And now, on to the completely subjective look at 10 of my favorite albums of the decade!

10. Prince – The Rainbow Children (2001)


Jazzy, funky, and dipping deeply into P’s then new-found life as a Jehovah’s Witness, this album connected with me more than any Prince album of the 00’s (and nope, no JW am I). As much as the 54 second “Wedding Feast” makes me cringe, the album makes up for it with great tracks like “Digital Garden”, “The Work, Pt. 1”, and “The Sensual Everafter”.

Favorite tune: “1+1+1 is 3” (mp3) – to me, easily the funkiest Prince song of the 00’s.

9. M.I.A. – Arular (2005)


I couldn’t leave the girls out! M.I.A. came out of nowhere halfway through the decade with her brand of world-influenced electronic hip-hop. I love her attitude, her style, her accent, and she ain’t so bad lookin’ either. I think this is one of those love it or hate it albums. My wife can’t stand it. But for me, songs like “Pull Up The People”, “Fire Fire”, and “Amazon” just, er, do it for me, okay?

Favorite tune: “Bucky Done Gun” – super sexy militant rappin’ time:

8. Steve Earle – Jerusalem (2002)


Steve had a lot to say about the state of our country after 9/11 and the ensuing conflicts overseas. Of course he was his controversial self with “John Walker’s Blues”. He was fierce as hell on “Ashes to Ashes” and “Amerika V. 6.0 (The Best We Can Do)”. And he looked for a world of peace in the gentle album closer, “Jerusalem”. A great album top to bottom.

Favorite tune: “What’s a Simple Man To Do?” (mp3) – an organ-driven barnburner of a tune about a Mexican drug smuggler’s letter to his madre.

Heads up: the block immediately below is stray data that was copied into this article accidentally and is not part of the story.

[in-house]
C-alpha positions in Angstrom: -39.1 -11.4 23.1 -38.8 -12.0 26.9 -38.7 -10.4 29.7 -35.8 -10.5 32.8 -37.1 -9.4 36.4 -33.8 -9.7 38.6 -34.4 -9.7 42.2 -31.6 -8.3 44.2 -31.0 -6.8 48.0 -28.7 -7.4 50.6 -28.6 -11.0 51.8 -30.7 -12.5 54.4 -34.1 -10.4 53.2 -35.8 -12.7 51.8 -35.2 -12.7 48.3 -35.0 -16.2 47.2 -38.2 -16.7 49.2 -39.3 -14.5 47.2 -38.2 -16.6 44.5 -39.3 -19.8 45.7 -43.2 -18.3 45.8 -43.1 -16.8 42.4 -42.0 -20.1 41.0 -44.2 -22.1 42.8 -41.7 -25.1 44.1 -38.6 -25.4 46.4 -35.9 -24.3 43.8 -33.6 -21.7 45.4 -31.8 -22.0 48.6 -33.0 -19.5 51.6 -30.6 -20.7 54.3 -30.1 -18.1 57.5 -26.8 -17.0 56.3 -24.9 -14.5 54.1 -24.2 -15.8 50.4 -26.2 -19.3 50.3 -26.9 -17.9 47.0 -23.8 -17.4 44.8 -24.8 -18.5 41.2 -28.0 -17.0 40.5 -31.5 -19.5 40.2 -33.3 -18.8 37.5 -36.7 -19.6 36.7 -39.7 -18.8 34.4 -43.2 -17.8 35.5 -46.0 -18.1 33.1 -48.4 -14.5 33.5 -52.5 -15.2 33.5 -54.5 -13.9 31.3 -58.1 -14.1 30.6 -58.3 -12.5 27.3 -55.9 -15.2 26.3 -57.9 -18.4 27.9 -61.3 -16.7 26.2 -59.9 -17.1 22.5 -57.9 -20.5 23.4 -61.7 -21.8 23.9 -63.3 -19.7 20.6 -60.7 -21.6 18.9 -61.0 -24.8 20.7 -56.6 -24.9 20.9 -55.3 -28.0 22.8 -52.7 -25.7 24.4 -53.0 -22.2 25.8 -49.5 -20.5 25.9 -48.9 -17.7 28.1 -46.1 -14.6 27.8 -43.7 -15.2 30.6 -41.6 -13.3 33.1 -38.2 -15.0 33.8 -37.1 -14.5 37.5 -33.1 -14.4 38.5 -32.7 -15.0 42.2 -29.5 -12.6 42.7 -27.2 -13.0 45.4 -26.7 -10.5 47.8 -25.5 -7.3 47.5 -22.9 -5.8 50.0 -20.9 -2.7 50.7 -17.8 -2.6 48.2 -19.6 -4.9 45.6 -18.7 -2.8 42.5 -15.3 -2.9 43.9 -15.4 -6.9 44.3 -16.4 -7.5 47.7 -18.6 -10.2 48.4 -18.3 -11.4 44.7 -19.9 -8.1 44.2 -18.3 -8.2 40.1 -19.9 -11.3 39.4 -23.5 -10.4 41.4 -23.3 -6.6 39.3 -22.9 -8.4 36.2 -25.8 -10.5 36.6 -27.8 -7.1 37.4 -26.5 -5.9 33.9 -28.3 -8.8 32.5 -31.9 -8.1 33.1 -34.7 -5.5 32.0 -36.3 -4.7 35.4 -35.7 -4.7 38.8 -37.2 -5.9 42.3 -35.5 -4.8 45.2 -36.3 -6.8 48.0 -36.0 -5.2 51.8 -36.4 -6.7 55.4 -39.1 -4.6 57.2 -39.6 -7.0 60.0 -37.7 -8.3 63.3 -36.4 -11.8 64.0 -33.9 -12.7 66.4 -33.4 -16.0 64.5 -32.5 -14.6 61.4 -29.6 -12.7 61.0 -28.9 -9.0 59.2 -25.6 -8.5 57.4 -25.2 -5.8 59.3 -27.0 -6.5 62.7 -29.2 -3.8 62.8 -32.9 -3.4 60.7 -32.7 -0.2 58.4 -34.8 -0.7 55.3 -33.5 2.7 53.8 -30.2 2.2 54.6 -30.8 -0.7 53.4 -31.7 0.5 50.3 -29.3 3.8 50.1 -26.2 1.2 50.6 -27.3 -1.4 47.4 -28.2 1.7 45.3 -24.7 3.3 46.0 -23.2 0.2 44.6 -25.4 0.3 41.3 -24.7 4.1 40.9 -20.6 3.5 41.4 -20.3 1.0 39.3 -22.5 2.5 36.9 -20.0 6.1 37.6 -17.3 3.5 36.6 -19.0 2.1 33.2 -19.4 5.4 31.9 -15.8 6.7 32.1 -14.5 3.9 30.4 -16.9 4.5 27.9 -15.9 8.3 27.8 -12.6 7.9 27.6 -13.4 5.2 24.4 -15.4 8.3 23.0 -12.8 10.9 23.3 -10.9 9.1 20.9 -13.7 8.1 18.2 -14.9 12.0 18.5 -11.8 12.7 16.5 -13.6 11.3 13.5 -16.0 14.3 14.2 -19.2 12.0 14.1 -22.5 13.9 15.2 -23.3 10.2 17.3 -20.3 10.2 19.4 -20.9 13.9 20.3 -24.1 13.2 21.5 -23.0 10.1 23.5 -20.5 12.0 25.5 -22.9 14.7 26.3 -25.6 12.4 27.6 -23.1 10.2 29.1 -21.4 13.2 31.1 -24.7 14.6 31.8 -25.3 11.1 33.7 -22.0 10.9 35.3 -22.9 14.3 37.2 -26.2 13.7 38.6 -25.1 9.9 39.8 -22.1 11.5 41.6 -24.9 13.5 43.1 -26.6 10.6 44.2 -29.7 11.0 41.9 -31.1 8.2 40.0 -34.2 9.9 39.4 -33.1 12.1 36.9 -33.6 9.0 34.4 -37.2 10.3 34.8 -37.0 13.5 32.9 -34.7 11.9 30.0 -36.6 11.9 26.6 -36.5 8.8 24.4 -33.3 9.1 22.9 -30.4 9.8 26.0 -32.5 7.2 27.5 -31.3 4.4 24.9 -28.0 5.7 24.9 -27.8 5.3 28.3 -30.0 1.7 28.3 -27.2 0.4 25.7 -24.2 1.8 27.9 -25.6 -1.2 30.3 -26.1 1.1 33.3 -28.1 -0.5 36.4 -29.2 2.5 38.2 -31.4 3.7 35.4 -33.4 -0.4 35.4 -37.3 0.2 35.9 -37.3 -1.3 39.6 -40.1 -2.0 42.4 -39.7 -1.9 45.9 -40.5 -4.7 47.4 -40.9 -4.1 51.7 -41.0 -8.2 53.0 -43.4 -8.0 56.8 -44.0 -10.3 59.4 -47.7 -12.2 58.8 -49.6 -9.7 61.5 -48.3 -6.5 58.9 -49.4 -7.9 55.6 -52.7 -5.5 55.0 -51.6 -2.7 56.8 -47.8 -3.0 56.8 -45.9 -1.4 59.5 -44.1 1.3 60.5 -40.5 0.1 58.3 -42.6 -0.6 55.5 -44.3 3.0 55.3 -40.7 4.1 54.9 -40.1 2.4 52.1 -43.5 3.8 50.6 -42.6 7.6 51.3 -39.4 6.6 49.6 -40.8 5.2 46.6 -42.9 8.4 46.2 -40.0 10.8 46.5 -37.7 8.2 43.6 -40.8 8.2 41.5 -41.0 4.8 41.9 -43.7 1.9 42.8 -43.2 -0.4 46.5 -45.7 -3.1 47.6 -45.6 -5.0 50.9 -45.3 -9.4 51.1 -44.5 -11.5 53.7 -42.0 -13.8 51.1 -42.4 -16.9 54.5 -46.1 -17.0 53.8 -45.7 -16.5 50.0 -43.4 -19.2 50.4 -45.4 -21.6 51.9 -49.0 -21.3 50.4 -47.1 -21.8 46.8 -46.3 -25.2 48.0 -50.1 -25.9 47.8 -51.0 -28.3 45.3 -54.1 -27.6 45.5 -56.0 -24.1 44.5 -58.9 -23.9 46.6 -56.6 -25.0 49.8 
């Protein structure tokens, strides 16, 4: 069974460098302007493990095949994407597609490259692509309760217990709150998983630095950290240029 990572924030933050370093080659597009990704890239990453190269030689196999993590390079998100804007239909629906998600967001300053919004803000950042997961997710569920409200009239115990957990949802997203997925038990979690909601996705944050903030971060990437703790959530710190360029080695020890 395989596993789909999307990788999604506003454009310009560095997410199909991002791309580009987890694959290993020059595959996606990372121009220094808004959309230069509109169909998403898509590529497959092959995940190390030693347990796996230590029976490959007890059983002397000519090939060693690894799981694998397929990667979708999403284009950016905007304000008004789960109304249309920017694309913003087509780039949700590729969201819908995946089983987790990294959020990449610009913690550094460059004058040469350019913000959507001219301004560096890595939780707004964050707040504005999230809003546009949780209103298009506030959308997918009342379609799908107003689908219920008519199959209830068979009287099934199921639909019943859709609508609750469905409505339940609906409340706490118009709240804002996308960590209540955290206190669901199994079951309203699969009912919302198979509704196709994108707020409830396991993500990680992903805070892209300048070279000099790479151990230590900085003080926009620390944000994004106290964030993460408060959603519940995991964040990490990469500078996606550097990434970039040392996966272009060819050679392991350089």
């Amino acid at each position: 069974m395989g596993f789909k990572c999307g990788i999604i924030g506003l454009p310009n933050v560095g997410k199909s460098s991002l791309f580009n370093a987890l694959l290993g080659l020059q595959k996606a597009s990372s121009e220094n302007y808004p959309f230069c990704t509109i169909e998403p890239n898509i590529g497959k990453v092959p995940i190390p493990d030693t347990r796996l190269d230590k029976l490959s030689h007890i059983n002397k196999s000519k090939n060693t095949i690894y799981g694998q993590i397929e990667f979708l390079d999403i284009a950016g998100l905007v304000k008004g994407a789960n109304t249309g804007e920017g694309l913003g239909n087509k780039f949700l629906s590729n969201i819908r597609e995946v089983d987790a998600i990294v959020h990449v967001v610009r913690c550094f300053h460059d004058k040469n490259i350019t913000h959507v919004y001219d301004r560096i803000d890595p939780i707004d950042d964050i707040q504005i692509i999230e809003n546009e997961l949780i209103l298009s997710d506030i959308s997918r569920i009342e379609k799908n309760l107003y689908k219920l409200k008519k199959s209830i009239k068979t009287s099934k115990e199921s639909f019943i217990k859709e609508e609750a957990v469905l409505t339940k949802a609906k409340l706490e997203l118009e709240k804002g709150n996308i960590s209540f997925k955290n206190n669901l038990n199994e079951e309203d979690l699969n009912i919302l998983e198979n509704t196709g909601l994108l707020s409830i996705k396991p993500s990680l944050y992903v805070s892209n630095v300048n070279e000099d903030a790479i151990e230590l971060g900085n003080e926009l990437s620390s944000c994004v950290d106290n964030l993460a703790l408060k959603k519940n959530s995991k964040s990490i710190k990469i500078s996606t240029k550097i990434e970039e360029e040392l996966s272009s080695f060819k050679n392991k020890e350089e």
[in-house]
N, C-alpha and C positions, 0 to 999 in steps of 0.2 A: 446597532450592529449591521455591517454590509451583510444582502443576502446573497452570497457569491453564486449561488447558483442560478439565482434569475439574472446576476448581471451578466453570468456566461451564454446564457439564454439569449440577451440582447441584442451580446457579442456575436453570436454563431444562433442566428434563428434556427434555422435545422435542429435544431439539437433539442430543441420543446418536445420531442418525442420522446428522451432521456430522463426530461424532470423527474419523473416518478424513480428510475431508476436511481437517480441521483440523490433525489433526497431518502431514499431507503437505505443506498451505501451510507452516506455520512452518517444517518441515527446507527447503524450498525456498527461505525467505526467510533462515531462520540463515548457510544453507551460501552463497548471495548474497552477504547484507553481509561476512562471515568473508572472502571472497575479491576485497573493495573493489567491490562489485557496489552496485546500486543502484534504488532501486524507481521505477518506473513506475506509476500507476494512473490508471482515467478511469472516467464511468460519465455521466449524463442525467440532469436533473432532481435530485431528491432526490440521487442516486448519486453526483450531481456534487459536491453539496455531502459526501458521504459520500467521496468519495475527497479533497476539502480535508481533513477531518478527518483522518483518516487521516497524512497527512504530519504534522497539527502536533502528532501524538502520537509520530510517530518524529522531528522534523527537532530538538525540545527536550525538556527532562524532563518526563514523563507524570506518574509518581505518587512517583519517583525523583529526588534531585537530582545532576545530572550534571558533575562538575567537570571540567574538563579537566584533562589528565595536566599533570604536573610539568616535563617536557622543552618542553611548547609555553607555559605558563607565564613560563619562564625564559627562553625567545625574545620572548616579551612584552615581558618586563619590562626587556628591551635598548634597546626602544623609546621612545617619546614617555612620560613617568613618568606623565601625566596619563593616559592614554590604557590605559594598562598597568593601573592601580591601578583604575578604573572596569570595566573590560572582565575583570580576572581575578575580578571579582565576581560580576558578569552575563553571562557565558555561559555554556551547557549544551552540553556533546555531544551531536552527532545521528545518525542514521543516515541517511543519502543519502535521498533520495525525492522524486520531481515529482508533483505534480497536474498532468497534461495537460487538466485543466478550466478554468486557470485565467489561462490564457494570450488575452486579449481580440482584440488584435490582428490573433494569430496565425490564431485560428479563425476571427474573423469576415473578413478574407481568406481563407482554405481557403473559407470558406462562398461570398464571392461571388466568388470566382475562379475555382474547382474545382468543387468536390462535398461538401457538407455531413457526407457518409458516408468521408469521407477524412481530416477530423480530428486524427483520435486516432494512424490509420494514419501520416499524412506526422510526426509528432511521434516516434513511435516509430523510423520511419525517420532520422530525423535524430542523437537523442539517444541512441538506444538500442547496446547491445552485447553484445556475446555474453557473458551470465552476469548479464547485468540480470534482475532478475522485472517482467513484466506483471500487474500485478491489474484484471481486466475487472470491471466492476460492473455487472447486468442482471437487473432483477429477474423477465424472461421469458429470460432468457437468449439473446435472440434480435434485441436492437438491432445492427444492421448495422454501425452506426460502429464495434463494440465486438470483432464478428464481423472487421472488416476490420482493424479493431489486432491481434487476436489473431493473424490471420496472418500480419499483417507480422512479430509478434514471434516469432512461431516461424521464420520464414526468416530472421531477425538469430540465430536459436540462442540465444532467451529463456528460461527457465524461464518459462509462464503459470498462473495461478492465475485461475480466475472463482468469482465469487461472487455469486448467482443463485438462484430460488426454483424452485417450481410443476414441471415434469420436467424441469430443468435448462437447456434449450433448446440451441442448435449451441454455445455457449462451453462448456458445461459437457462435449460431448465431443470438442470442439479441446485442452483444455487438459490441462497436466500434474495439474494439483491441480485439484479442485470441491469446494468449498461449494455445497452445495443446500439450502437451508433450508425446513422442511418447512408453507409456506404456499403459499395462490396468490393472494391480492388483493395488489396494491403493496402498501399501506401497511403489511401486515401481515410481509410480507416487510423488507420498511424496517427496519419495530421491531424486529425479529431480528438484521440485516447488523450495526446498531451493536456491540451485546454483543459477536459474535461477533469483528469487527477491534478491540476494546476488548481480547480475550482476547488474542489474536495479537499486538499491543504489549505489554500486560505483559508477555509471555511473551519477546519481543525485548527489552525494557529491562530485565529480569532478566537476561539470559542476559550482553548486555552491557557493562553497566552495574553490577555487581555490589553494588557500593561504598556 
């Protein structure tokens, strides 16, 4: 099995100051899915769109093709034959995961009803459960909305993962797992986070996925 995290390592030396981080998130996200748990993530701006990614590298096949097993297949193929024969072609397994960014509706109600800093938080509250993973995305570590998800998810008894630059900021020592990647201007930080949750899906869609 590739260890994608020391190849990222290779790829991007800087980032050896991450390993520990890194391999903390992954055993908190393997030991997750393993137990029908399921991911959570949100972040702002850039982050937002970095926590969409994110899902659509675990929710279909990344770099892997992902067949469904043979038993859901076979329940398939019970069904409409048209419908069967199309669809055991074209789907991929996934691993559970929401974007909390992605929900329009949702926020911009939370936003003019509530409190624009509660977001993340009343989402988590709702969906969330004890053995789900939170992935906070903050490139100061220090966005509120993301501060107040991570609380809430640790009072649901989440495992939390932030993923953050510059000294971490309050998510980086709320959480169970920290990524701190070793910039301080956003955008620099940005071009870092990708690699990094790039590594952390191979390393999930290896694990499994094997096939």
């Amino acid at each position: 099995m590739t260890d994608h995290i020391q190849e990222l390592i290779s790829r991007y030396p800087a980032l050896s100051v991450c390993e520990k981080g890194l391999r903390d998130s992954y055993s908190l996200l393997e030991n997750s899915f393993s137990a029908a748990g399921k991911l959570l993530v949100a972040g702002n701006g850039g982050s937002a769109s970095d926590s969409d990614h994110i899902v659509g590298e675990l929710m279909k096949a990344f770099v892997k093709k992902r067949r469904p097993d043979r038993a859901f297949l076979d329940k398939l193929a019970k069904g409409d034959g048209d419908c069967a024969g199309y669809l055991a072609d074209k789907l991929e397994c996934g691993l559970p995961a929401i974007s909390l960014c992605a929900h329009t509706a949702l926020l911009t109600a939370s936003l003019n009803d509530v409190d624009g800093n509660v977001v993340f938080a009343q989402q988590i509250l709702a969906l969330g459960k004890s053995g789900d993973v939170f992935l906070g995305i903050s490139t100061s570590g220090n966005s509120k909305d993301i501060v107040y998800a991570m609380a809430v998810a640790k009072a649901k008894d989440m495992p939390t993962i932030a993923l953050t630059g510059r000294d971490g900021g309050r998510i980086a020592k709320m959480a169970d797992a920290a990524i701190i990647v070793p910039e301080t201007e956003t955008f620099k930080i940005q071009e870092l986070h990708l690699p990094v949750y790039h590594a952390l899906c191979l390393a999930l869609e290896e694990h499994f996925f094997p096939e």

7. Wilco – Yankee Hotel Foxtrot (2002)


Sure, some people think this is the obligatory best of the decade album – even if they think it doesn’t merit it. But guess what, it’s completely subjective, and certain albums connect with certain people. YHF was on constant rotation early in the decade. Wilco’s creativity and originality were through the roof in the late 90’s to early 00’s. The changes in direction between Being There, Summerteeth, Yankee Hotel Foxtrot, and A Ghost is Born are startling.

Favorite tune: The “War on War” and “Jesus, Etc.” combo special.

6. Grandaddy – The Sophtware Slump (2000)


The brainchild of Jason Lytle, this futuristic, tech-themed album – with its gorgeous, sweeping electronic-based melodies – blew me away. Who would’ve guess I’d have such strong feelings about songs like “”Broken Household Appliance National Forest” and “Miner at the Dial-a-View”?

Favorite tune: “The Crystal Lake” and the beautiful “So You’ll Aim Toward the Sky” (YouTube).

5. Arcade Fire – Funeral (2004)